A simple python script provides a convenient wrapper to the playbooks found in the openshift-ansible-contrib repository on GitHub for deploying on AWS.

All the heavy lifting of setting up Red Hat OpenShift Container Platform on AWS is automated with best practices incorporated.

The deployment finishes with an OpenShift Cluster with 3 master nodes, 3 infrastructure nodes, and 2 application nodes deployed in a highly available fashion across AWS AZs. The external and internal traffic is load balanced, and all required network, firewall, and NAT resources are stood up.

Since version 3.5, the reference architecture playbooks now ship with additional automation to make deployment of CNS as easy. Through additional AWS CloudFormation templates and Ansible playbook tasks, the additional, required infrastructure is stood up. This mainly concerns provisioning of additional OpenShift nodes with an amended firewall configuration, additional EBS volumes, and then joining them to the existing OpenShift cluster.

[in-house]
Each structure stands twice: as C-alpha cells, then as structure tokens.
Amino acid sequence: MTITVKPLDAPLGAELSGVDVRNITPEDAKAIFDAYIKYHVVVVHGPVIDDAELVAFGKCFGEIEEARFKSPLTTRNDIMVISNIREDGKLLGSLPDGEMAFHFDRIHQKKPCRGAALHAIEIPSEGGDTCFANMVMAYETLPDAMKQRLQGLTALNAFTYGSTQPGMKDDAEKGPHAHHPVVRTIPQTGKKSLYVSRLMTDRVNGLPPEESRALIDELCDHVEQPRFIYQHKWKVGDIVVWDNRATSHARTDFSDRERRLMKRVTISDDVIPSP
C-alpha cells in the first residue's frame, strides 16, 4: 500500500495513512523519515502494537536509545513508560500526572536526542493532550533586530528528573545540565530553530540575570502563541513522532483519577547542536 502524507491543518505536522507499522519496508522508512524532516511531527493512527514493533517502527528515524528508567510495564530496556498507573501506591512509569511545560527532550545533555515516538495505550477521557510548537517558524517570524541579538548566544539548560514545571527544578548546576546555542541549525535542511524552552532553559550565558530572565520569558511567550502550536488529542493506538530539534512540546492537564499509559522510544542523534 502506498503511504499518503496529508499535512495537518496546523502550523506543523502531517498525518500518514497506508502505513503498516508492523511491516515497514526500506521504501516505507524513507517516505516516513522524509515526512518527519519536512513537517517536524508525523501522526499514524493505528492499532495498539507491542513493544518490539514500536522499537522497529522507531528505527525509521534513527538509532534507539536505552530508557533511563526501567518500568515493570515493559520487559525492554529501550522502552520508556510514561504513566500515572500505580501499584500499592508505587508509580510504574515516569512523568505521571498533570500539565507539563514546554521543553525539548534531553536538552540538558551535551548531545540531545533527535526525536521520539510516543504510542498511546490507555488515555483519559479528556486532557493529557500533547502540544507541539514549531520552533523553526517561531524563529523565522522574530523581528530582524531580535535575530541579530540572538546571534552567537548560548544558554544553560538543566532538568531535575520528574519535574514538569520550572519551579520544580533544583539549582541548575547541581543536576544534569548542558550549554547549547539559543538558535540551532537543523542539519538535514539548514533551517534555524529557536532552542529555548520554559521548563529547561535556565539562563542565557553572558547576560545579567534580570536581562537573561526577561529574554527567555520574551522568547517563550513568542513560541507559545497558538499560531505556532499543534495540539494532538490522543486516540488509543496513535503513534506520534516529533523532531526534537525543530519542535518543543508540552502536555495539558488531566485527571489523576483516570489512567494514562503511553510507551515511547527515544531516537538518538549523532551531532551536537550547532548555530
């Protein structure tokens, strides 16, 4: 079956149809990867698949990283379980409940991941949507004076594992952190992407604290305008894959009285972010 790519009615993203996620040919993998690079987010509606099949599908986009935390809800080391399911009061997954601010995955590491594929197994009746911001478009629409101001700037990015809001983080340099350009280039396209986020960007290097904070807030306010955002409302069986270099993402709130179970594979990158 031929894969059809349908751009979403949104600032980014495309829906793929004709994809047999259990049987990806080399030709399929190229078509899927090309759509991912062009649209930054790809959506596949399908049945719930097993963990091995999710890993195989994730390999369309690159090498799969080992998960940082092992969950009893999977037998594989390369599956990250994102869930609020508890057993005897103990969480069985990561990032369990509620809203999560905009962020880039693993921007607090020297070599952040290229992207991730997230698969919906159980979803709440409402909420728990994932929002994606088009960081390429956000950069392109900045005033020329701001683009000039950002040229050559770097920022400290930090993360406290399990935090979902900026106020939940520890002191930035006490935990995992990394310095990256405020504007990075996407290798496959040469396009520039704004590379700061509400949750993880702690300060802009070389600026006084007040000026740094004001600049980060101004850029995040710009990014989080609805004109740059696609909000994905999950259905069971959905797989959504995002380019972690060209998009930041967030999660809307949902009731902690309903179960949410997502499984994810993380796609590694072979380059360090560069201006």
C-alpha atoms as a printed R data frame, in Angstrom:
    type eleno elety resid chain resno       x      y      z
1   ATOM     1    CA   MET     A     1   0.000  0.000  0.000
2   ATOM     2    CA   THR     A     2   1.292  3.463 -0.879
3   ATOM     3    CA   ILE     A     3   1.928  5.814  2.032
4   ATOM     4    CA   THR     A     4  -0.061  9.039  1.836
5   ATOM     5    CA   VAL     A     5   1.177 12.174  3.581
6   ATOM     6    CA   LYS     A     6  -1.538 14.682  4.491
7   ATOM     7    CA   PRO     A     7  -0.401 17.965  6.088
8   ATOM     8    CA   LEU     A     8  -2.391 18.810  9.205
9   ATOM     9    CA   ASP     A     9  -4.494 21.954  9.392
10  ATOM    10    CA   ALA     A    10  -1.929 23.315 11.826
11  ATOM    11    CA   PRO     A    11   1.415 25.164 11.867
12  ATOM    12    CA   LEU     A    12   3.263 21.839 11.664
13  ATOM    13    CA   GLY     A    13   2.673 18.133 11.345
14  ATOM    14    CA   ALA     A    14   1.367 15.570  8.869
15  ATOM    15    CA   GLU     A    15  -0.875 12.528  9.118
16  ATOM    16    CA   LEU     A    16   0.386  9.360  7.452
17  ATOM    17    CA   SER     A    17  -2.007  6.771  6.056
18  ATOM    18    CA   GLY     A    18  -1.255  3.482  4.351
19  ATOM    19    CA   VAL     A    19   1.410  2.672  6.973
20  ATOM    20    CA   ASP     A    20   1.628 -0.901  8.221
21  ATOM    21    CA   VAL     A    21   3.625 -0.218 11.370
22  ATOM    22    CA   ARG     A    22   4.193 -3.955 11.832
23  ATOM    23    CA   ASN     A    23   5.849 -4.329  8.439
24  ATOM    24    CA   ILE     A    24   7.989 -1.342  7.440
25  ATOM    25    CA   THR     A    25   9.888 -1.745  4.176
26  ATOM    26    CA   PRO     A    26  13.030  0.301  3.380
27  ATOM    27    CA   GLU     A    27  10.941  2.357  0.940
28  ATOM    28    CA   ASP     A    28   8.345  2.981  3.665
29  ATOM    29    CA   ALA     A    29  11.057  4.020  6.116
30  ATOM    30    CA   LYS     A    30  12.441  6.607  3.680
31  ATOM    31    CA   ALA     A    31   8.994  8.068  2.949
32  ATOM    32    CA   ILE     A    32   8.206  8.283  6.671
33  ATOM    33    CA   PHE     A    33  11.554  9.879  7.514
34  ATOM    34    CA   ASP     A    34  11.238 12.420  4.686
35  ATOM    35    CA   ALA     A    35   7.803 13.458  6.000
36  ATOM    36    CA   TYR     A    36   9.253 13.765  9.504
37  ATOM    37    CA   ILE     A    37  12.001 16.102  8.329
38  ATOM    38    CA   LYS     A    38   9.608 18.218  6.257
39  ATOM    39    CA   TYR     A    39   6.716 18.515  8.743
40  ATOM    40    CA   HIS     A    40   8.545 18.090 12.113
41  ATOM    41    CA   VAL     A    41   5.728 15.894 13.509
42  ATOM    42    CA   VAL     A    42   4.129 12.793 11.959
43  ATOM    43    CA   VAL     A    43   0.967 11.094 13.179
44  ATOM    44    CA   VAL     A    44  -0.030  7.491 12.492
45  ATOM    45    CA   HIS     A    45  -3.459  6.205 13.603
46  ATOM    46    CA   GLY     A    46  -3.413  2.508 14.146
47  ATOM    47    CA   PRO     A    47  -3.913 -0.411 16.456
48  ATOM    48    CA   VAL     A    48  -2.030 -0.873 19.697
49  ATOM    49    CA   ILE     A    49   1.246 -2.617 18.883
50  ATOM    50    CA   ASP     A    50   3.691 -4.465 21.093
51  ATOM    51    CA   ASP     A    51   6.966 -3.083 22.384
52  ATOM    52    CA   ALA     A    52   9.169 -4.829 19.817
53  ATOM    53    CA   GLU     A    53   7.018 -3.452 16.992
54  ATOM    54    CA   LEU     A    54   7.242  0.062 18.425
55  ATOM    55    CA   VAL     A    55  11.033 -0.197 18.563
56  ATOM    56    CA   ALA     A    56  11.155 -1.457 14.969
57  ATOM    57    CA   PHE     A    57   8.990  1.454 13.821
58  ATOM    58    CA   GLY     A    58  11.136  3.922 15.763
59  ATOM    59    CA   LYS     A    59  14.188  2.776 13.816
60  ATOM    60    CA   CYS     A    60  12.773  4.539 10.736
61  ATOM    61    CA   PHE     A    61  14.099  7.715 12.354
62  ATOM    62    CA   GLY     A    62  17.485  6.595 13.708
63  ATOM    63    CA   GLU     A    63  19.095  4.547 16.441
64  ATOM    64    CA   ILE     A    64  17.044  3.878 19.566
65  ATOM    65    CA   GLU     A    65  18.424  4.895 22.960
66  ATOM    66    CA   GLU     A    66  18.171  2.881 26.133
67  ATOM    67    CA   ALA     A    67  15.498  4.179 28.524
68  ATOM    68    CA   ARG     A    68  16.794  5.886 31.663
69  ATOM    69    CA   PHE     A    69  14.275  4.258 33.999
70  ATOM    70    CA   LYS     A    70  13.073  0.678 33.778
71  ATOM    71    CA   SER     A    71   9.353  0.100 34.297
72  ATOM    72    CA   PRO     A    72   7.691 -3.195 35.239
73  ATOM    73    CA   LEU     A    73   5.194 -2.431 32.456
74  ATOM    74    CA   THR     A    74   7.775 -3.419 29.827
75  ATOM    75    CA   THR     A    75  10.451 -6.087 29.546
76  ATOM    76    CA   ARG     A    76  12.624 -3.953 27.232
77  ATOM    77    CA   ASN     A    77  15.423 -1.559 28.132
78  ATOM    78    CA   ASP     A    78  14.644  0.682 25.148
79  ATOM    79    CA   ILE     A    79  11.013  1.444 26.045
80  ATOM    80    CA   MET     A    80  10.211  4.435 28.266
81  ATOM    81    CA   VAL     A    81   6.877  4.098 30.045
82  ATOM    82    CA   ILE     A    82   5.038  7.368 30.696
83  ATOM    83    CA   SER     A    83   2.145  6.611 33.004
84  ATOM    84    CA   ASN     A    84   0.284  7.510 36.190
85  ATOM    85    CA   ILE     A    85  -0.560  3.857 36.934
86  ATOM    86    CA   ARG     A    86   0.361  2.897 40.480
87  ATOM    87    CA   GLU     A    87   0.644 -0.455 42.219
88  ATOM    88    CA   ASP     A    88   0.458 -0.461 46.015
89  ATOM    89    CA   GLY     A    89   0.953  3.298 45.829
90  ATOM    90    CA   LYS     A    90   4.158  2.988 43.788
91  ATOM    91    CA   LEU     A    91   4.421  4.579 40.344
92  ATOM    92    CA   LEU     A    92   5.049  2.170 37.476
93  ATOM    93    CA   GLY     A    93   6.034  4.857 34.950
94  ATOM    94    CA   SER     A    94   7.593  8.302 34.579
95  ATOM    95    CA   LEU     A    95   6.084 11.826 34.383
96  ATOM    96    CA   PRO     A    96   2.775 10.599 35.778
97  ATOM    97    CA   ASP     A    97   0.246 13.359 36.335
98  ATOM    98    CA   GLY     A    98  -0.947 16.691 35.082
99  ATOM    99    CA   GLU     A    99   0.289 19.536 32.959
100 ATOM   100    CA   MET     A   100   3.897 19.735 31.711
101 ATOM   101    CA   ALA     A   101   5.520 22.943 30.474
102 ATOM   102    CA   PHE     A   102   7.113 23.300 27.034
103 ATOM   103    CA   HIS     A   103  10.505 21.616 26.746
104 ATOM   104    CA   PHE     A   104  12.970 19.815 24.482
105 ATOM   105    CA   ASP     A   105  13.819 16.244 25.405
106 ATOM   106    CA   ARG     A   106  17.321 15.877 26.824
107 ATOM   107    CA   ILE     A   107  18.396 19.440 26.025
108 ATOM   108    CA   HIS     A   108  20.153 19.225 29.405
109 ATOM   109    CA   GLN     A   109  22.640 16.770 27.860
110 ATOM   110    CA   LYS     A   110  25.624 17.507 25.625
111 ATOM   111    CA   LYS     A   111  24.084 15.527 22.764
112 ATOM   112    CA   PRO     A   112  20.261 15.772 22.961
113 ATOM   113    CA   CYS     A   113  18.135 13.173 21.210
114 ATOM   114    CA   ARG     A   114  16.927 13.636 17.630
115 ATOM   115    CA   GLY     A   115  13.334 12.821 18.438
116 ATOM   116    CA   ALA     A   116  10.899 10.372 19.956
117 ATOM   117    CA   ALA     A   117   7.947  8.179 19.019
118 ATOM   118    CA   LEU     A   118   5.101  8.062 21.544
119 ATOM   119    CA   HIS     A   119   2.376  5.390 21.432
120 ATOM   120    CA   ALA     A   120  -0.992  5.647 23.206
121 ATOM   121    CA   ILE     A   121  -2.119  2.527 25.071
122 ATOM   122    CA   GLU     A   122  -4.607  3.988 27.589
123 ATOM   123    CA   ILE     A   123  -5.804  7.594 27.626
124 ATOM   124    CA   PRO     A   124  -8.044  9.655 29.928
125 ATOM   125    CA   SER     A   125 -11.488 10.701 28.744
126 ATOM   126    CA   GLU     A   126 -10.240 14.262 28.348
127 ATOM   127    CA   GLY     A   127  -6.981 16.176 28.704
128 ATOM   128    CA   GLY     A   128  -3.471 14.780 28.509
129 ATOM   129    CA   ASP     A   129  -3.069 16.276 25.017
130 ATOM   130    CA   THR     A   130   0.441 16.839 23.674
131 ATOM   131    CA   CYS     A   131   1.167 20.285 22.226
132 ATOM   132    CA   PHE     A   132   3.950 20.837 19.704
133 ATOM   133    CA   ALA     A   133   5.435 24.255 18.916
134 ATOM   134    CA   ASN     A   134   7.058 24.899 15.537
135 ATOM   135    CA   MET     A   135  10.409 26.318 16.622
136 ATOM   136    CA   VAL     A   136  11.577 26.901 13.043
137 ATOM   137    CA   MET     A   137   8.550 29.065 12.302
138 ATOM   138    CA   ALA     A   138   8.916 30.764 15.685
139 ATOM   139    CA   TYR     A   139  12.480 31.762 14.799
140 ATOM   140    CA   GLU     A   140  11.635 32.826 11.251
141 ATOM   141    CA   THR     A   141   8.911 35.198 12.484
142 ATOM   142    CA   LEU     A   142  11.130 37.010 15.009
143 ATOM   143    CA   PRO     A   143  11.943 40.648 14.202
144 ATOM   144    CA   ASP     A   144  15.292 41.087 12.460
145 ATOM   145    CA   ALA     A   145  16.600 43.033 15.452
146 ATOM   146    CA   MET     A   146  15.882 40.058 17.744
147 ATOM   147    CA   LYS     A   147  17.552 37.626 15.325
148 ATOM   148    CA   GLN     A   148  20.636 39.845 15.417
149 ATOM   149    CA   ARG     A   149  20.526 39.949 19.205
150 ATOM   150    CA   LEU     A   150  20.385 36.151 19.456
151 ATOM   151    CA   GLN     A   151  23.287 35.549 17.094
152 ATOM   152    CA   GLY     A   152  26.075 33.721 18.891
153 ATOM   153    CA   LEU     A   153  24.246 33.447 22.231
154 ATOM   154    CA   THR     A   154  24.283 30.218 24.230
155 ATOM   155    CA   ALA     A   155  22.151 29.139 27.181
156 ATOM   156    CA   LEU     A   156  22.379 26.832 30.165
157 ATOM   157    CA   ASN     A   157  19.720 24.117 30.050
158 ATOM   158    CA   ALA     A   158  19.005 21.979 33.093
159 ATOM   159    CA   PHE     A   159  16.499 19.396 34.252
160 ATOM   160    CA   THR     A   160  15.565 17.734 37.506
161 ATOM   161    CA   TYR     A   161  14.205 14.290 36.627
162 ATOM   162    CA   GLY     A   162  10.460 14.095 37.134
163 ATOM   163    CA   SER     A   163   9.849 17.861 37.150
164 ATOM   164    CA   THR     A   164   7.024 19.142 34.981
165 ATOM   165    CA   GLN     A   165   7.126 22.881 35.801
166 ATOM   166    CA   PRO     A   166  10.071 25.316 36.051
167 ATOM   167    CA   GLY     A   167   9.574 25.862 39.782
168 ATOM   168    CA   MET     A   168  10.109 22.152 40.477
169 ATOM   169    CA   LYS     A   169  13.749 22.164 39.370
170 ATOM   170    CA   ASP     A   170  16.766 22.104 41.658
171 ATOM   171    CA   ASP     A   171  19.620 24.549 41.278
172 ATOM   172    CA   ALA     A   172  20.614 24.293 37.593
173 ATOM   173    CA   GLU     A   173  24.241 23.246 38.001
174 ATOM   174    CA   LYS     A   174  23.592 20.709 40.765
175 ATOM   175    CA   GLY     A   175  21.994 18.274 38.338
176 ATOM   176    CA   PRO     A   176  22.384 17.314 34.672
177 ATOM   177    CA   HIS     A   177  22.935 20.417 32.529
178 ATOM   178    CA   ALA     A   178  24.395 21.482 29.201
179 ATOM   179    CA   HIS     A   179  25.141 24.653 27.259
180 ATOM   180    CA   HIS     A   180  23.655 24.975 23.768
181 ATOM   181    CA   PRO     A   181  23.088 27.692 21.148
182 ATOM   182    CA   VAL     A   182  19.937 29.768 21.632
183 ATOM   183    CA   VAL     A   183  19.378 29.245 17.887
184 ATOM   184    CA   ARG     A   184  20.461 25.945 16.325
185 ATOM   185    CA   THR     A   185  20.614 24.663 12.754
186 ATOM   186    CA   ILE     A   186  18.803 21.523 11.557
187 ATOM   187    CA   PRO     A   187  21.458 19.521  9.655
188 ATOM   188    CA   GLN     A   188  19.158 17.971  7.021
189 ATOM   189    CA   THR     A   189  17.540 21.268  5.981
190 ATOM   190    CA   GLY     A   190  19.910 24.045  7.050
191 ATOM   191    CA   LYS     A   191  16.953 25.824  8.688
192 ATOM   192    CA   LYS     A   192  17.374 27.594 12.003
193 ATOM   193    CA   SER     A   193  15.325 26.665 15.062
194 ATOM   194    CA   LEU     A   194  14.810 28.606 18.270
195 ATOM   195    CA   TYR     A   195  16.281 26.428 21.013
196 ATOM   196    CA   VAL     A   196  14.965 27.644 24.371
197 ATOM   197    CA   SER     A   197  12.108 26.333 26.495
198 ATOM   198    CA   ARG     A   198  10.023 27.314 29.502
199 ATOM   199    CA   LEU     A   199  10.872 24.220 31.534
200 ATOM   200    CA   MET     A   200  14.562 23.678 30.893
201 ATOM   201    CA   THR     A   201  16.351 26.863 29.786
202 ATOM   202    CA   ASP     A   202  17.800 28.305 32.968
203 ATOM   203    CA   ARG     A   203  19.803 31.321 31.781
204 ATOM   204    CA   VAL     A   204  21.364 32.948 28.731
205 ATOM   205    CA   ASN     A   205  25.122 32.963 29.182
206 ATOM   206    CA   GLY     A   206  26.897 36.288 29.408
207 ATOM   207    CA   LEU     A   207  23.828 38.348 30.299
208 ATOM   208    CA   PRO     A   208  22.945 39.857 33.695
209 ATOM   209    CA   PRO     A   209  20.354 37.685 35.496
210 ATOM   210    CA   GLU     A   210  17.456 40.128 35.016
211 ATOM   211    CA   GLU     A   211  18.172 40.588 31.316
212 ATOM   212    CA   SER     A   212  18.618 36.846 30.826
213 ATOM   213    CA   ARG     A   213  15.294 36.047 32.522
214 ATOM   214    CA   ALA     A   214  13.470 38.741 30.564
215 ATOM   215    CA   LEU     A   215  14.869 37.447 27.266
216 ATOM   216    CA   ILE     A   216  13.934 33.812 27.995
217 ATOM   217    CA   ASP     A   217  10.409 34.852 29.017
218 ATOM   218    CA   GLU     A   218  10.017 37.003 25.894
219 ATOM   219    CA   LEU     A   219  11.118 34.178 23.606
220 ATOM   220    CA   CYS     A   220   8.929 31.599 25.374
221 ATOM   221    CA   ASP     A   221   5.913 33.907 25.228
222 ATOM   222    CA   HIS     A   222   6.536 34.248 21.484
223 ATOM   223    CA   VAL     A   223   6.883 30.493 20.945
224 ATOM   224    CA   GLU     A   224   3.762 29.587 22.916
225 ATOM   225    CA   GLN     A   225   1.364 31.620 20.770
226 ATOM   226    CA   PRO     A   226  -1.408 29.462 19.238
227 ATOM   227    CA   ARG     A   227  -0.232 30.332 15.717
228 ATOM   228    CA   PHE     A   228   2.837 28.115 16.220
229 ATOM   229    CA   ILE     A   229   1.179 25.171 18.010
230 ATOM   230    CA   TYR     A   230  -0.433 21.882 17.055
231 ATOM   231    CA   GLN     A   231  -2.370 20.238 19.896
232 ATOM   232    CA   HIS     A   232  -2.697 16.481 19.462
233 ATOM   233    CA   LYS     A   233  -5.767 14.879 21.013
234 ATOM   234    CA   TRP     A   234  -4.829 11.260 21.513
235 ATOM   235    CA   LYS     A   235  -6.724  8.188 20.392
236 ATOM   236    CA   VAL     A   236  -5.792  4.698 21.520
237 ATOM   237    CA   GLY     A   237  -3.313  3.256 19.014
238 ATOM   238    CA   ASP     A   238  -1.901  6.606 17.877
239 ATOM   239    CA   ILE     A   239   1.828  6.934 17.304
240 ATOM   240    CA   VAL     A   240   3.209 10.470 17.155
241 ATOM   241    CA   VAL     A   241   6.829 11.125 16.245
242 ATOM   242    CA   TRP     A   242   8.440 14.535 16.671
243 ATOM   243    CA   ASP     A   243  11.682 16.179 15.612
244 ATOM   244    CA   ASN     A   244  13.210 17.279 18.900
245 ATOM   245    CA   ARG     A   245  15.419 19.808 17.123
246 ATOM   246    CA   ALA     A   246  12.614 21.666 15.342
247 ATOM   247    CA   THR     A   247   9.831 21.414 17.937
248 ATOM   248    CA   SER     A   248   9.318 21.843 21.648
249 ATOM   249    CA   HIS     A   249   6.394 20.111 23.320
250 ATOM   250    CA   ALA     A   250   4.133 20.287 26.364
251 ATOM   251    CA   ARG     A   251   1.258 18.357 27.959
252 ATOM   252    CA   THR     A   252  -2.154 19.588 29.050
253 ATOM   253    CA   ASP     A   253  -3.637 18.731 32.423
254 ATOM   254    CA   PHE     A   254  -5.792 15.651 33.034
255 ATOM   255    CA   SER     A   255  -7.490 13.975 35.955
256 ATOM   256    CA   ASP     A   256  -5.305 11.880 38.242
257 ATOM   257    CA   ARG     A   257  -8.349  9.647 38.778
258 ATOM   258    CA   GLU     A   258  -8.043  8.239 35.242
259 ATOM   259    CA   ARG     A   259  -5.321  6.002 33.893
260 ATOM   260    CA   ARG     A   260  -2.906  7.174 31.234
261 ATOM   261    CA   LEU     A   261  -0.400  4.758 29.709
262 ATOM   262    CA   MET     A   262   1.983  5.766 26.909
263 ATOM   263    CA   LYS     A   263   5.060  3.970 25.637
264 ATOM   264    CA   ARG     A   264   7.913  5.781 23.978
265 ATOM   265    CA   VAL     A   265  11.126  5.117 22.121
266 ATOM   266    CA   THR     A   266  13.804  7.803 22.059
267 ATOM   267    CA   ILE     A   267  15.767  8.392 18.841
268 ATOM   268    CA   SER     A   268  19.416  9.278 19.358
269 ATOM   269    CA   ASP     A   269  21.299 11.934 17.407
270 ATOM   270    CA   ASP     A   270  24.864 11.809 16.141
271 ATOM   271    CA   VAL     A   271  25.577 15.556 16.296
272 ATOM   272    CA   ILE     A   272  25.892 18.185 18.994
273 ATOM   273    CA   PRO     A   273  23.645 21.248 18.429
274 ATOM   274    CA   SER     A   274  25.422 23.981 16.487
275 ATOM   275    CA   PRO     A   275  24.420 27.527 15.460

In addition, compared to previous releases, the CloudFormation templates now emit more information as part of the output. These are picked up by the playbooks to further reduce the information needed from the administrator. They will simply get the right information from the existing CloudFormation stack to retrieve the proper integration points.

The result is AWS infrastructure ready for the administrator to deploy CNS. Most of the manual steps of this process can therefore be avoided. Three additional app nodes are deployed with configurable instance type and EBS volume type. Availability zones of the selected AWS region are taken into account.